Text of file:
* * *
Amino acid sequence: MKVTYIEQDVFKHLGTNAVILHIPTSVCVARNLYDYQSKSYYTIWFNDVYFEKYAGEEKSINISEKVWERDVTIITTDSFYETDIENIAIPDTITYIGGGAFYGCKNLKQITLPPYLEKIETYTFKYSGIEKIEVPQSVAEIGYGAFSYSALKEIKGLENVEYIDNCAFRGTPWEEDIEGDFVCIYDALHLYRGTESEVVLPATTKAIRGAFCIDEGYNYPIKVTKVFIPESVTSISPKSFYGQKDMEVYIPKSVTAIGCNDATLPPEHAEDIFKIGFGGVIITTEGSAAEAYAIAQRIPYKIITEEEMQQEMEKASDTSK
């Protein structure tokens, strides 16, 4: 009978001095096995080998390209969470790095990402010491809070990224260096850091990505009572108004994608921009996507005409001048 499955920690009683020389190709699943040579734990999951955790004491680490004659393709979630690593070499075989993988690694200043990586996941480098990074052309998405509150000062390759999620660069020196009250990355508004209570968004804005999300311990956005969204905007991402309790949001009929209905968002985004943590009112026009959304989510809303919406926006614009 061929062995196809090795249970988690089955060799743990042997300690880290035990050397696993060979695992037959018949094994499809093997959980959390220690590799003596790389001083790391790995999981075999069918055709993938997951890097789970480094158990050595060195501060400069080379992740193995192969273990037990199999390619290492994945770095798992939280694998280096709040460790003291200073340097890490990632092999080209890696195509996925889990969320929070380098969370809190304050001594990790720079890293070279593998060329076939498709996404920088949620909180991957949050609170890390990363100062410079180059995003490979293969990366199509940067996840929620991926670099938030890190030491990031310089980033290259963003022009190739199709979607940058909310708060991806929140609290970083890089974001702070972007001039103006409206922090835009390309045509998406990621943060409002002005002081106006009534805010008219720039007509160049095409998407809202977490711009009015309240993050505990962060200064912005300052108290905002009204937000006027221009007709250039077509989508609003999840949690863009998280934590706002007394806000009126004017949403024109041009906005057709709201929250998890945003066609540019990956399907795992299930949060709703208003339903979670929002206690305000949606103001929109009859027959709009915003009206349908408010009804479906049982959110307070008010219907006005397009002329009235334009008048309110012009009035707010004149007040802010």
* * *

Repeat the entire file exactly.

Amino acid sequence: MKVTYIEQDVFKHLGTNAVILHIPTSVCVARNLYDYQSKSYYTIWFNDVYFEKYAGEEKSINISEKVWERDVTIITTDSFYETDIENIAIPDTITYIGGGAFYGCKNLKQITLPPYLEKIETYTFKYSGIEKIEVPQSVAEIGYGAFSYSALKEIKGLENVEYIDNCAFRGTPWEEDIEGDFVCIYDALHLYRGTESEVVLPATTKAIRGAFCIDEGYNYPIKVTKVFIPESVTSISPKSFYGQKDMEVYIPKSVTAIGCNDATLPPEHAEDIFKIGFGGVIITTEGSAAEAYAIAQRIPYKIITEEEMQQEMEKASDTSK
């Protein structure tokens, strides 16, 4: 009978001095096995080998390209969470790095990402010491809070990224260096850091990505009572108004994608921009996507005409001048 499955920690009683020389190709699943040579734990999951955790004491680490004659393709979630690593070499075989993988690694200043990586996941480098990074052309998405509150000062390759999620660069020196009250990355508004209570968004804005999300311990956005969204905007991402309790949001009929209905968002985004943590009112026009959304989510809303919406926006614009 061929062995196809090795249970988690089955060799743990042997300690880290035990050397696993060979695992037959018949094994499809093997959980959390220690590799003596790389001083790391790995999981075999069918055709993938997951890097789970480094158990050595060195501060400069080379992740193995192969273990037990199999390619290492994945770095798992939280694998280096709040460790003291200073340097890490990632092999080209890696195509996925889990969320929070380098969370809190304050001594990790720079890293070279593998060329076939498709996404920088949620909180991957949050609170890390990363100062410079180059995003490979293969990366199509940067996840929620991926670099938030890190030491990031310089980033290259963003022009190739199709979607940058909310708060991806929140609290970083890089974001702070972007001039103006409206922090835009390309045509998406990621943060409002002005002081106006009534805010008219720039007509160049095409998407809202977490711009009015309240993050505990962060200064912005300052108290905002009204937000006027221009007709250039077509989508609003999840949690863009998280934590706002007394806000009126004017949403024109041009906005057709709201929250998890945003066609540019990956399907795992299930949060709703208003339903979670929002206690305000949606103001929109009859027959709009915003009206349908408010009804479906049982959110307070008010219907006005397009002329009235334009008048309110012009009035707010004149007040802010």